“The nobles had played the tyrant often enough in the past; but now the proletariat was on top and showed itself as arrogant as they had been.” Sallust, Chap. 5 in The Jugurthine War, trans. S. A. Handford (London: Penguin, 1963), p. 77.
Sallust often lamented the social divisions of the late Roman Republic. This sentence summarized how various factions used power against the other. Both arrogantly asserted their power by legally repressing their political opponents. He believed these divisions emerged from Rome’s military victories and prosperity. Sallust explained:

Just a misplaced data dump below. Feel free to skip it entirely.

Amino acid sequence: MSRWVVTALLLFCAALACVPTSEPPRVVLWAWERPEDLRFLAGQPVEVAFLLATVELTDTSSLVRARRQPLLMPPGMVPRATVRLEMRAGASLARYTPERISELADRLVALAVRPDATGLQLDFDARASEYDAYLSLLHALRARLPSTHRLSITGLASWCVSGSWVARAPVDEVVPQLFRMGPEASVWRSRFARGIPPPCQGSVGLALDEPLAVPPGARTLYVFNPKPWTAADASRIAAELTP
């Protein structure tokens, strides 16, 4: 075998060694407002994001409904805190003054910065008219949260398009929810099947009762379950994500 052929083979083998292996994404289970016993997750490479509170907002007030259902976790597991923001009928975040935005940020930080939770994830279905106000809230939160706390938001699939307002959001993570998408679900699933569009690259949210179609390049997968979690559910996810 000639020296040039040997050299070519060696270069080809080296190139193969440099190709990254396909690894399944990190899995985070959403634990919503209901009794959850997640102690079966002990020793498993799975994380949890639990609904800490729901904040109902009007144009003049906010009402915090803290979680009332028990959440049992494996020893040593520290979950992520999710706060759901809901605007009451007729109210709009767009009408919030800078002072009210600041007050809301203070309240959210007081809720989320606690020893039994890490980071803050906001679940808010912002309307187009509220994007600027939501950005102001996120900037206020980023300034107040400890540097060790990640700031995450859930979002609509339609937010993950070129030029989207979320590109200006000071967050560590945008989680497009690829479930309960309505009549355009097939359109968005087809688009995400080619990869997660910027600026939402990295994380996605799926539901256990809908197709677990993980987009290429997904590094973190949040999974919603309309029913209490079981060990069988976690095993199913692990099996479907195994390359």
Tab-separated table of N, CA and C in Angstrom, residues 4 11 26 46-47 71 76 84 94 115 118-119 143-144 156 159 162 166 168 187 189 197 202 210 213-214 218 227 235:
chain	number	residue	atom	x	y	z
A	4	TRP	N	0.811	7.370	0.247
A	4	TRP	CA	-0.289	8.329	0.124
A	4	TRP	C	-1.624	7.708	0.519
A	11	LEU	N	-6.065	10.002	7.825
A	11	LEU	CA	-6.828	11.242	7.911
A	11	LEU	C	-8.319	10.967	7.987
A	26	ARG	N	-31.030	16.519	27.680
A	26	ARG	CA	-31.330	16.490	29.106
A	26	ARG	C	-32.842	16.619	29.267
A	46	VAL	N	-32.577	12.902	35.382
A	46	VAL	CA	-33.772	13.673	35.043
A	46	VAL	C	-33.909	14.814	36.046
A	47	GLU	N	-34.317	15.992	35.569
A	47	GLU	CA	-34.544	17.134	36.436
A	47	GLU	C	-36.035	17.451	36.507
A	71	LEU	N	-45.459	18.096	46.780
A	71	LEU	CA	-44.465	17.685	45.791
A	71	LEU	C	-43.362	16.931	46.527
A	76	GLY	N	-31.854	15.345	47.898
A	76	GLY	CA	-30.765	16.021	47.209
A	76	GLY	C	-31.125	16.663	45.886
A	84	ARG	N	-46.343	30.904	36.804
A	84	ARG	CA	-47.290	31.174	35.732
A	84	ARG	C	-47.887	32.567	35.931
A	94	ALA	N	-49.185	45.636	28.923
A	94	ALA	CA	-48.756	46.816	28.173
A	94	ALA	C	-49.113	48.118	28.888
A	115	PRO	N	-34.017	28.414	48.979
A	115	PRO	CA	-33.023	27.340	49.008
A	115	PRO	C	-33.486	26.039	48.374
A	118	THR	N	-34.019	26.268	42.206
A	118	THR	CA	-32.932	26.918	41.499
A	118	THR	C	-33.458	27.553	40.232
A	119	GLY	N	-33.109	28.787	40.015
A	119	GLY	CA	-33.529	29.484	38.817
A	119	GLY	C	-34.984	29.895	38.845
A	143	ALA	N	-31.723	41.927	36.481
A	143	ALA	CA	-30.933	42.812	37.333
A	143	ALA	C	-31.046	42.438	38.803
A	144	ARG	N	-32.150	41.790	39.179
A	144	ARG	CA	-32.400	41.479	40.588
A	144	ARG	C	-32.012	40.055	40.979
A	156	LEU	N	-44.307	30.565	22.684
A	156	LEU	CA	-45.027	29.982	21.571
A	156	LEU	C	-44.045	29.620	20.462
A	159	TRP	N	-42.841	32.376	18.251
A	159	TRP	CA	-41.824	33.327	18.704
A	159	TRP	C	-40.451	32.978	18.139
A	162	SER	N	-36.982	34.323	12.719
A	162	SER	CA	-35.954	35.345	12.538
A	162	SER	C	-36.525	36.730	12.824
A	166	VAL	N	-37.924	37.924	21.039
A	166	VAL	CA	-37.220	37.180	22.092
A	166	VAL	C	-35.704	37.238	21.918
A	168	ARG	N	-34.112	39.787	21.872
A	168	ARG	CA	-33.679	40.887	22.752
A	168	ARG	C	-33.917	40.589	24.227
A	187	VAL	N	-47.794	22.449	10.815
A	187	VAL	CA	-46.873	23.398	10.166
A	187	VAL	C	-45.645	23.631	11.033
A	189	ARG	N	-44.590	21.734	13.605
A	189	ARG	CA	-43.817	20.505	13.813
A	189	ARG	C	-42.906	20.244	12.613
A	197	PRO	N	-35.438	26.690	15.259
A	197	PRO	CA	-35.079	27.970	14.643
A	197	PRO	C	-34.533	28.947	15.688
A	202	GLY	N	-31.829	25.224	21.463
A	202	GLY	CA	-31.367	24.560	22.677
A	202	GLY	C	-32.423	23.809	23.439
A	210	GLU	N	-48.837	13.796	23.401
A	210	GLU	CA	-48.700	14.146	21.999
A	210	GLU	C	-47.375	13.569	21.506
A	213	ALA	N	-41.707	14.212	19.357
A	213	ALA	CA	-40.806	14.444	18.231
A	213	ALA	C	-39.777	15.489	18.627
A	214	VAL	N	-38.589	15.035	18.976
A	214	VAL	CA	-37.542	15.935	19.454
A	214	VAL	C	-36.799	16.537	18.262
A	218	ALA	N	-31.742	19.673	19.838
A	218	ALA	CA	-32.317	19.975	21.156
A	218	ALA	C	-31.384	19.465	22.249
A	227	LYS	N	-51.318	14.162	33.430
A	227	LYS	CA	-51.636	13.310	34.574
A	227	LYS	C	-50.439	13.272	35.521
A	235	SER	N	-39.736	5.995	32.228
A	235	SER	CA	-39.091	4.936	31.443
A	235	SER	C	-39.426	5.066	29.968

“The division of the Roman state into warring factions, with all its attendant vices, had originated some years before, as a result of peace and of that material prosperity which men regard as the greatest blessing. Down to the destruction of Carthage the people and Senate shared the government peaceably and with due restraint, and the citizens did not compete for glory or power; fear of its enemies preserved the good morals of the state. But when the people were relieved of this fear, the favourite [sic] vices of prosperity–licence [sic] and pride–appeared as a natural consequence. Thus the peace and quiet which they had longed for in time of adversity proved, when they obtained it, to be even more grievous and bitter than the adversity.” Ibid.